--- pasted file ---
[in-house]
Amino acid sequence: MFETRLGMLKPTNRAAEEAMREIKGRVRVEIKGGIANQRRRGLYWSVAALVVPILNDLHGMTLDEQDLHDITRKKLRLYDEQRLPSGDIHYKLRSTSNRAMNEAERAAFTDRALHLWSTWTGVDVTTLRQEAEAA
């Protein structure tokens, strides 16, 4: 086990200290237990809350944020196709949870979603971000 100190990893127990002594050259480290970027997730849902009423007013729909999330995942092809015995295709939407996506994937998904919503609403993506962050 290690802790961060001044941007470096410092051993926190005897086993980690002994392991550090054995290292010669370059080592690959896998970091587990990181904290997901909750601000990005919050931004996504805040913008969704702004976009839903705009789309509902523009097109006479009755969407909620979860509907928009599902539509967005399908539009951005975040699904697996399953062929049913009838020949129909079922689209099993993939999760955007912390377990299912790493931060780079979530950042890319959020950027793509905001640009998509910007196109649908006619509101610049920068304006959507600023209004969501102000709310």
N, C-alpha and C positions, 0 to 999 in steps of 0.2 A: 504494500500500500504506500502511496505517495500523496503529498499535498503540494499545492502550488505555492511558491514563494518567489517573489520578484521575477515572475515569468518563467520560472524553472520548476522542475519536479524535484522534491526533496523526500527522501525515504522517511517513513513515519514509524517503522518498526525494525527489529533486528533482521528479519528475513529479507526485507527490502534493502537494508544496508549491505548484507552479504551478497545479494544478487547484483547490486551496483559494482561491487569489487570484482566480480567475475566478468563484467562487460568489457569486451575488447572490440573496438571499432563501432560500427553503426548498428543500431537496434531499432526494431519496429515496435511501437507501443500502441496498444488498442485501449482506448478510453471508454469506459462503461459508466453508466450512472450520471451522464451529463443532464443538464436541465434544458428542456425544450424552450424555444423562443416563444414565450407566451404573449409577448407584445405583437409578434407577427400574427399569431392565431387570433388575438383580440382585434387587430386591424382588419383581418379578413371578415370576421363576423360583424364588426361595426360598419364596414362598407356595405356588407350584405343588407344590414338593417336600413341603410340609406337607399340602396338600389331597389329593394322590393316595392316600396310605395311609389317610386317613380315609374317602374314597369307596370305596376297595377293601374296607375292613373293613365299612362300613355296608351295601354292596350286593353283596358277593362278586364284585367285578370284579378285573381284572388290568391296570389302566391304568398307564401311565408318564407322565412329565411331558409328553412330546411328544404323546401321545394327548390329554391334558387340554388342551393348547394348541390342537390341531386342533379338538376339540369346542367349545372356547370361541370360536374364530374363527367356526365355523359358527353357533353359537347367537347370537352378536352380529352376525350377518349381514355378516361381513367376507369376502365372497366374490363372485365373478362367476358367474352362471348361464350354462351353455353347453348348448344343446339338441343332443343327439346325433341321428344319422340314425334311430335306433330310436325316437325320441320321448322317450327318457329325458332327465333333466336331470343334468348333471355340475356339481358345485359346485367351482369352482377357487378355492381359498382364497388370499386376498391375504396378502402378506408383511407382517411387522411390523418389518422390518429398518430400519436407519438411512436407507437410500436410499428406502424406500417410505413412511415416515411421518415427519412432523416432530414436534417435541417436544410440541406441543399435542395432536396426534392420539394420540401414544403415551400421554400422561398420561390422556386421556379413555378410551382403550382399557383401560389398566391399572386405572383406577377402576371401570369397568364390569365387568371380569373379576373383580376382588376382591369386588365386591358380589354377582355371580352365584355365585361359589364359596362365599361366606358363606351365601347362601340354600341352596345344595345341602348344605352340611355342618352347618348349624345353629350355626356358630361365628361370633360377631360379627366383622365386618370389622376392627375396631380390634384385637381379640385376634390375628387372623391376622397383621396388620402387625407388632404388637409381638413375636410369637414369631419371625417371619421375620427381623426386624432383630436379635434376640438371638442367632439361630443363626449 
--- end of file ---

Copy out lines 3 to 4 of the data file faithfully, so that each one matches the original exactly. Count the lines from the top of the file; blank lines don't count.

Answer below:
């Protein structure tokens, strides 16, 4: 086990200290237990809350944020196709949870979603971000 100190990893127990002594050259480290970027997730849902009423007013729909999330995942092809015995295709939407996506994937998904919503609403993506962050 290690802790961060001044941007470096410092051993926190005897086993980690002994392991550090054995290292010669370059080592690959896998970091587990990181904290997901909750601000990005919050931004996504805040913008969704702004976009839903705009789309509902523009097109006479009755969407909620979860509907928009599902539509967005399908539009951005975040699904697996399953062929049913009838020949129909079922689209099993993939999760955007912390377990299912790493931060780079979530950042890319959020950027793509905001640009998509910007196109649908006619509101610049920068304006959507600023209004969501102000709310």
N, C-alpha and C positions, 0 to 999 in steps of 0.2 A: 504494500500500500504506500502511496505517495500523496503529498499535498503540494499545492502550488505555492511558491514563494518567489517573489520578484521575477515572475515569468518563467520560472524553472520548476522542475519536479524535484522534491526533496523526500527522501525515504522517511517513513513515519514509524517503522518498526525494525527489529533486528533482521528479519528475513529479507526485507527490502534493502537494508544496508549491505548484507552479504551478497545479494544478487547484483547490486551496483559494482561491487569489487570484482566480480567475475566478468563484467562487460568489457569486451575488447572490440573496438571499432563501432560500427553503426548498428543500431537496434531499432526494431519496429515496435511501437507501443500502441496498444488498442485501449482506448478510453471508454469506459462503461459508466453508466450512472450520471451522464451529463443532464443538464436541465434544458428542456425544450424552450424555444423562443416563444414565450407566451404573449409577448407584445405583437409578434407577427400574427399569431392565431387570433388575438383580440382585434387587430386591424382588419383581418379578413371578415370576421363576423360583424364588426361595426360598419364596414362598407356595405356588407350584405343588407344590414338593417336600413341603410340609406337607399340602396338600389331597389329593394322590393316595392316600396310605395311609389317610386317613380315609374317602374314597369307596370305596376297595377293601374296607375292613373293613365299612362300613355296608351295601354292596350286593353283596358277593362278586364284585367285578370284579378285573381284572388290568391296570389302566391304568398307564401311565408318564407322565412329565411331558409328553412330546411328544404323546401321545394327548390329554391334558387340554388342551393348547394348541390342537390341531386342533379338538376339540369346542367349545372356547370361541370360536374364530374363527367356526365355523359358527353357533353359537347367537347370537352378536352380529352376525350377518349381514355378516361381513367376507369376502365372497366374490363372485365373478362367476358367474352362471348361464350354462351353455353347453348348448344343446339338441343332443343327439346325433341321428344319422340314425334311430335306433330310436325316437325320441320321448322317450327318457329325458332327465333333466336331470343334468348333471355340475356339481358345485359346485367351482369352482377357487378355492381359498382364497388370499386376498391375504396378502402378506408383511407382517411387522411390523418389518422390518429398518430400519436407519438411512436407507437410500436410499428406502424406500417410505413412511415416515411421518415427519412432523416432530414436534417435541417436544410440541406441543399435542395432536396426534392420539394420540401414544403415551400421554400422561398420561390422556386421556379413555378410551382403550382399557383401560389398566391399572386405572383406577377402576371401570369397568364390569365387568371380569373379576373383580376382588376382591369386588365386591358380589354377582355371580352365584355365585361359589364359596362365599361366606358363606351365601347362601340354600341352596345344595345341602348344605352340611355342618352347618348349624345353629350355626356358630361365628361370633360377631360379627366383622365386618370389622376392627375396631380390634384385637381379640385376634390375628387372623391376622397383621396388620402387625407388632404388637409381638413375636410369637414369631419371625417371619421375620427381623426386624432383630436379635434376640438371638442367632439361630443363626449 